The preeminent coalition of Hispanic lawmakers on Capitol Hill is pushing back against mounting calls for abolishing Immigrations and Customs Enforcement, arguing that lawmakers should instead focus on broader reforms of American immigration policy.
In a series of talking points being distributed to its members, the Congressional Hispanic Caucus calls the current ICE immigration enforcement regime both “inhumane and harsh.” But the talking points stress that immigration enforcement is just one part of the agency’s portfolio. The others, ranging from “narcotics enforcement, investigating cybercrimes, human smuggling, firearms smuggling and counterterrorism,” were not in question, the document says.
While calling for “increasing transparency and accountability,” the CHC talking points conclude that “abolishing ICE without changing President Trump’s disastrous immigration policy will not solve the problem.”
“It is the agency’s misguided and unfortunate policy priority—which now appears to be based on an effort to deport 11 million people and possibly their 5 million U.S. citizen children that has led to this public outcry,” the talking points read. “The agency’s name or place on the organizational chart doesn’t need to be changed. ICE needs greater oversight and accountability so that we can protect the homeland and better manage our broken immigration system.”
The talking points were passed to The Daily Beast by a congressional source. A top Democratic House aide confirmed the CHC was crafting a document that implicitly rejected calls for abolishing the agency. A source close to the CHC told The Daily Beast that the talking points were put together by caucus staff. The source said they did not constitute a formal position of the caucus.
A spokesperson for the CHC declined to comment for this story.
In crafting its talking points, the CHC finds itself taking a far more nuanced position than many in the Democratic Party’s progressive wing. This week, Sen. Kirsten Gillibrand (D-NY) and New York City Mayor Bill de Blasio both called for abolishing ICE. Those officials’ remarks followed Alexandria Ocasio-Cortez’s shocking victory over Rep. Joe Crowley earlier this week, after she made abolition of the agency a central campaign promise.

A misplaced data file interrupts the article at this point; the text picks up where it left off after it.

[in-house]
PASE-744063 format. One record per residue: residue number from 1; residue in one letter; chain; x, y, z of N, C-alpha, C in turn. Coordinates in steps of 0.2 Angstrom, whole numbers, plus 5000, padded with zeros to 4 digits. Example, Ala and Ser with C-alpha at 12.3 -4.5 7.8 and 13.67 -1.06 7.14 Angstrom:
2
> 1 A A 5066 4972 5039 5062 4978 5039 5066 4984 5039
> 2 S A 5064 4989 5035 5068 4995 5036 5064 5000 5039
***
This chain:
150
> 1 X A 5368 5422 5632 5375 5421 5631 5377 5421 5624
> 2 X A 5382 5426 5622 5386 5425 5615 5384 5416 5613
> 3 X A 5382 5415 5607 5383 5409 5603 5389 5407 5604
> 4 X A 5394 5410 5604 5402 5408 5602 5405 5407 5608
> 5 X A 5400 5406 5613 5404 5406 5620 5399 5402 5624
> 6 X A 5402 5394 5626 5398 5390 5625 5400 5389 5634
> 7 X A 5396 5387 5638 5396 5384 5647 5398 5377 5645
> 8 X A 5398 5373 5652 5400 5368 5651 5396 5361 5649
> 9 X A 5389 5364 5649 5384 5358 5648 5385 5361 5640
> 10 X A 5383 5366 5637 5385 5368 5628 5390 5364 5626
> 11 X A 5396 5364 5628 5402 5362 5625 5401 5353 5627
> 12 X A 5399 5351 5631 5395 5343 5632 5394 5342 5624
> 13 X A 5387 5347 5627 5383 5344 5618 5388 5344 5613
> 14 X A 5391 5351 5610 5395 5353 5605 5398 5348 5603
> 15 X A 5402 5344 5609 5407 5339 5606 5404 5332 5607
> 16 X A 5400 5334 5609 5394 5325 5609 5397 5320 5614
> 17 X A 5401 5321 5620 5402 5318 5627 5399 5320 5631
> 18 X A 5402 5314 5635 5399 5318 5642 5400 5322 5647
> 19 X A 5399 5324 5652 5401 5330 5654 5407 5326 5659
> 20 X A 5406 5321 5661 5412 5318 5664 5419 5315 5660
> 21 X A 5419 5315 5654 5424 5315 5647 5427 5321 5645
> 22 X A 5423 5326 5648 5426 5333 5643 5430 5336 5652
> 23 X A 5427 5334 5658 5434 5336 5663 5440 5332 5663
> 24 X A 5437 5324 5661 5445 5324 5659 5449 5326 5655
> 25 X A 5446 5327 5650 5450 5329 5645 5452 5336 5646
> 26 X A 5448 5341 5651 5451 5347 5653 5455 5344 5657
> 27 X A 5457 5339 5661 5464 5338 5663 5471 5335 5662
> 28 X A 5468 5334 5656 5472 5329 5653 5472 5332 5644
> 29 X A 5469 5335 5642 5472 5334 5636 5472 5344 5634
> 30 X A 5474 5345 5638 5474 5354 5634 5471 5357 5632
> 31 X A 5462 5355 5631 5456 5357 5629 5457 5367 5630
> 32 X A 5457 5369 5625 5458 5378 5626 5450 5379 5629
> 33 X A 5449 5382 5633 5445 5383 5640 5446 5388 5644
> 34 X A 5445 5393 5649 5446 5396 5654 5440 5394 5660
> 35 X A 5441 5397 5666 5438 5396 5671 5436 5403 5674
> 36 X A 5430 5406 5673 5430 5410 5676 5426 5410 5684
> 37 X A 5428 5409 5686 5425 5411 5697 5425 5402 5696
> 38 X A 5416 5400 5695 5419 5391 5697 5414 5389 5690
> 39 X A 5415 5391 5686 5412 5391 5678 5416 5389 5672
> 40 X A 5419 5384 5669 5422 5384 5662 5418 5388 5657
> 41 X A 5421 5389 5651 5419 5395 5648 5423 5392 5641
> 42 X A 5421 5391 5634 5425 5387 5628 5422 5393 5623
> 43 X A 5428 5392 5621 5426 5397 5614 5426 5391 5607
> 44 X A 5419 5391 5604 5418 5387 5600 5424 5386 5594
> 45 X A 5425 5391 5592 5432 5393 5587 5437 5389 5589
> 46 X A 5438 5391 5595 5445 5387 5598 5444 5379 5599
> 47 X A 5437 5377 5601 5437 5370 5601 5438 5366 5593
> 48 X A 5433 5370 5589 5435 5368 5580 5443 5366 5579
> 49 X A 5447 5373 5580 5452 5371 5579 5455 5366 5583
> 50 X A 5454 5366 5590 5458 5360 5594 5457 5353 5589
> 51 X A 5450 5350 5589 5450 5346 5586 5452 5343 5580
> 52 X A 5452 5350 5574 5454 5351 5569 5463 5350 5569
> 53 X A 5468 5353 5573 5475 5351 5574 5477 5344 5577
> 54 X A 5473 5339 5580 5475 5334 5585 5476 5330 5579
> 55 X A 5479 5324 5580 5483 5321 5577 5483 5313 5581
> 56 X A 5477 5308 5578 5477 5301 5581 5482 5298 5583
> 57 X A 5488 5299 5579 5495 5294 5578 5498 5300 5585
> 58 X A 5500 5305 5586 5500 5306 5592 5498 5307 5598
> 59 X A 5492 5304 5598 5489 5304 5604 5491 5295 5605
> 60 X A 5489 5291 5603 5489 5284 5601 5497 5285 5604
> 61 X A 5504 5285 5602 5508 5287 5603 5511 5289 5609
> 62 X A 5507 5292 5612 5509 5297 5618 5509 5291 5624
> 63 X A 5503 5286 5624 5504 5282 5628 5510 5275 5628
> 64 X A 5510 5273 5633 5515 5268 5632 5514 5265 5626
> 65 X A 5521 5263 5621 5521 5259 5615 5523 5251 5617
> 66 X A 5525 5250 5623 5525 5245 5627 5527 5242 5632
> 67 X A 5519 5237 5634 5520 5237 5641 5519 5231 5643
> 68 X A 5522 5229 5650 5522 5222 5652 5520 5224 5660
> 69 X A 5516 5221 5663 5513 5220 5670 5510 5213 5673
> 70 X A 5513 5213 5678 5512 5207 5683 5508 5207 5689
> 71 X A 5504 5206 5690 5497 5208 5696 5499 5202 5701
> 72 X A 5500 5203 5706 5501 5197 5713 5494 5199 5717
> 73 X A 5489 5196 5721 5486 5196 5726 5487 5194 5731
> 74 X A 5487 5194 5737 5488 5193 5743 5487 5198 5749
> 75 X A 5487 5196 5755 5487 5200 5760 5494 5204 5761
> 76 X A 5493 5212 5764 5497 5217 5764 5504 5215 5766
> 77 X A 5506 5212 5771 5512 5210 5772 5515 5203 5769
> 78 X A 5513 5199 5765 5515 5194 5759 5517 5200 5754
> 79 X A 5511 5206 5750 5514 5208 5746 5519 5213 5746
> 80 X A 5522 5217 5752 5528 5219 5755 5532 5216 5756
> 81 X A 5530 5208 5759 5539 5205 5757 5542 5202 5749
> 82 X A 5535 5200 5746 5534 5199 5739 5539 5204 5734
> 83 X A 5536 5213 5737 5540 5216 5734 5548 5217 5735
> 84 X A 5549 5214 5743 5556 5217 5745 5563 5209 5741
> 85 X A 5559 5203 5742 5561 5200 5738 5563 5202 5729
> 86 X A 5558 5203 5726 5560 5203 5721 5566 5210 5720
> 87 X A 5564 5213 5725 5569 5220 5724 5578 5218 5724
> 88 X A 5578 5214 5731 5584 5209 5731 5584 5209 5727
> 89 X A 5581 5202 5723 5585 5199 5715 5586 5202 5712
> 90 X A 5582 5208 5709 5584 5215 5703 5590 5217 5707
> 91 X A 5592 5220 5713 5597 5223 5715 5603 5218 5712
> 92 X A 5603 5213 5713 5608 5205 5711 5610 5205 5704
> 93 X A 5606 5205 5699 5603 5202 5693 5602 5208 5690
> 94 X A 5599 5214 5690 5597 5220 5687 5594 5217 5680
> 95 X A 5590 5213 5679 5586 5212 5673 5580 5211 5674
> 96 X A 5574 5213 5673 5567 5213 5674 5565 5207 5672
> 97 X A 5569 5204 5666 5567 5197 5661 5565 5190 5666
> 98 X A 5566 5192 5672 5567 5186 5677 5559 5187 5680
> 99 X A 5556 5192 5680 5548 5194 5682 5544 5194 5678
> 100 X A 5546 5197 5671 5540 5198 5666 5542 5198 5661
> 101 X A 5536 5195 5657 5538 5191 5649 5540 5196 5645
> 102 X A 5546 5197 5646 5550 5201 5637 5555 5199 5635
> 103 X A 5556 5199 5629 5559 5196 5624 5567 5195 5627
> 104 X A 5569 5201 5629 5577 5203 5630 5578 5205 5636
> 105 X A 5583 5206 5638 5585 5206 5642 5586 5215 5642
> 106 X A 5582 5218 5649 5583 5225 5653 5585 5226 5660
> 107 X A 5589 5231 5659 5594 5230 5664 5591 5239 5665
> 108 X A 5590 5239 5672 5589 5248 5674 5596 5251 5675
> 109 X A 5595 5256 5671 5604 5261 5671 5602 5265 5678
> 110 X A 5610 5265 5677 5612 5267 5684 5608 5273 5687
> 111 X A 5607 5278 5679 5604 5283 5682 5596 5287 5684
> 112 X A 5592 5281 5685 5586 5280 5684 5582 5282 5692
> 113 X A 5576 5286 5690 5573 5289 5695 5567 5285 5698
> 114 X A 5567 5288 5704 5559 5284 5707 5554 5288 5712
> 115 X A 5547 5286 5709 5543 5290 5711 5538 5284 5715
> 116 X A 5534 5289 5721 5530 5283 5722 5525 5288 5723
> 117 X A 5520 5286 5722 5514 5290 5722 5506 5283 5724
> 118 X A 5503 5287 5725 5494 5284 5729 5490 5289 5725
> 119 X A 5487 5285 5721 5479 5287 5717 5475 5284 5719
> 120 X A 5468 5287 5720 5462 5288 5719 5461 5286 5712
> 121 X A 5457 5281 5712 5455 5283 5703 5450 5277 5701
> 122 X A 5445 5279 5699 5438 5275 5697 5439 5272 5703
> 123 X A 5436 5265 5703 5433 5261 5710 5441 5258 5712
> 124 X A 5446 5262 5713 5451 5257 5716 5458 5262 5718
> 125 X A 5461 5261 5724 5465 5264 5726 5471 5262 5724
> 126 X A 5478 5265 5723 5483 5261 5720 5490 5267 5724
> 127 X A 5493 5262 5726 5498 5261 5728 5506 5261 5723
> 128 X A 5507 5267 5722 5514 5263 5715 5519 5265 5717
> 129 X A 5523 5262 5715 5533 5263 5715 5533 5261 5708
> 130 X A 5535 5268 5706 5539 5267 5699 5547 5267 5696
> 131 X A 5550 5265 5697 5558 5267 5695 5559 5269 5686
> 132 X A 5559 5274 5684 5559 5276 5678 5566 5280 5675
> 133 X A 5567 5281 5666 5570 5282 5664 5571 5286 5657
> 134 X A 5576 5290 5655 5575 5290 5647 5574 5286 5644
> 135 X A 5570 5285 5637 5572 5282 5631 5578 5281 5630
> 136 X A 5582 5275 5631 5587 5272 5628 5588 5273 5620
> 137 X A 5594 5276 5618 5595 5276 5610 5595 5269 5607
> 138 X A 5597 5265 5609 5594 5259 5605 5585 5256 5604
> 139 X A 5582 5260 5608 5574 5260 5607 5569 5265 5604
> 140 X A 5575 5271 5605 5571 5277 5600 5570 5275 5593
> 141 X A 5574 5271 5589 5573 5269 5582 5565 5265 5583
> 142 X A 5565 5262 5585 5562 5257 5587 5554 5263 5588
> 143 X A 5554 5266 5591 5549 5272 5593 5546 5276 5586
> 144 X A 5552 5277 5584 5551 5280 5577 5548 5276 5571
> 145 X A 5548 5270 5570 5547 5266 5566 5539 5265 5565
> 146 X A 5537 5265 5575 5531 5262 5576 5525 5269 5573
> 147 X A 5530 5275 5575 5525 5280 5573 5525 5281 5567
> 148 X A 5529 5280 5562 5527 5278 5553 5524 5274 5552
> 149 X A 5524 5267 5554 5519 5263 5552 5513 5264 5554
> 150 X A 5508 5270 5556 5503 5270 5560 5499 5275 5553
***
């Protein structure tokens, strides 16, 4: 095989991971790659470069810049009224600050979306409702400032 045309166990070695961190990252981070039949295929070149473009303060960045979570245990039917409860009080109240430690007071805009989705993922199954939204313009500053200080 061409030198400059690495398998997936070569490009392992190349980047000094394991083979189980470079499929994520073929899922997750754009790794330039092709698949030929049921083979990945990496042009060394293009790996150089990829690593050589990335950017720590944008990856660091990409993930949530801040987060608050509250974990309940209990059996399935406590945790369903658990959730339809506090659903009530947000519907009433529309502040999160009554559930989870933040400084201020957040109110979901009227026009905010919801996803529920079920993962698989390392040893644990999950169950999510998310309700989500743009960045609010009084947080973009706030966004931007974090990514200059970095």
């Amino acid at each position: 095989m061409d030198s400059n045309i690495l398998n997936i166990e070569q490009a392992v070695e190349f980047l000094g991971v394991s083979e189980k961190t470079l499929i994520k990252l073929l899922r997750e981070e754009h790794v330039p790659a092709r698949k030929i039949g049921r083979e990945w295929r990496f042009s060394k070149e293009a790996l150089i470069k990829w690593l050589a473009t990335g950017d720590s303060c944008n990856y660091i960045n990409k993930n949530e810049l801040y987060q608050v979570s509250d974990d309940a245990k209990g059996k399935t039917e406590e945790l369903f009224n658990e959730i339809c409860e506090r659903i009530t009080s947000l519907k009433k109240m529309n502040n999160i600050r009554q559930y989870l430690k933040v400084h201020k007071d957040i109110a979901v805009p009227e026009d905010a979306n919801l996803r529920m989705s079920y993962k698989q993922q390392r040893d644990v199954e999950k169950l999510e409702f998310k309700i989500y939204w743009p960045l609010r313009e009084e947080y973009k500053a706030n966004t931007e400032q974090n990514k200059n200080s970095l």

The growing movement to get rid of ICE—an agency created in the aftermath of 9/11—has caused consternation among some Democrats, who fear that such a proposition is unfeasible given the numerous functions beyond immigration that ICE oversees. One chief complaint is that the word “abolish” has been used as a synonym for reform and that, in doing so, advocates have set up unreasonable expectations among progressive voters.
The CHC’s talking points reflect this fear and could end up sparking a politically uncomfortable debate between Hispanic lawmakers and party activists. They are hardly a defense of ICE’s conduct. Instead, the caucus places blame for the agency’s aggressive immigration enforcement at the feet of the president:
ICE has severely damaged itself by becoming a political pawn in the Republican electoral strategy and making immigration a partisan wedge. The agency has been emboldened by President Trump and immigration hardliners to act as a rogue enforcement agency going after low priority immigrants and their families
Rather than prioritize its resources to protect our homeland from human traffickers, cybercrimes, child exploitation, money launderers, and terrorist threats, ICE has terrorized whole communities by targeting gainfully employed men and women with families who have longstanding ties to the United States. This has resulted in mothers and fathers filling beds in detention centers rather than criminals.
The CHC talking points notably stress that Democratic lawmakers are in favor of enhanced investments in border security. The document notes that “30 Democratic House Members support H.R.4796 (the USA Act), which calls for increasing the use of effective technology at the border in order to achieve situational awareness and operational control along the U.S. border and requires DHS to submit a comprehensive southern border strategy to Congress outlining ways to achieve border control.” It also cites the 2013 immigration bill that passed in the Senate, which included “about $40 billion for border enforcement.”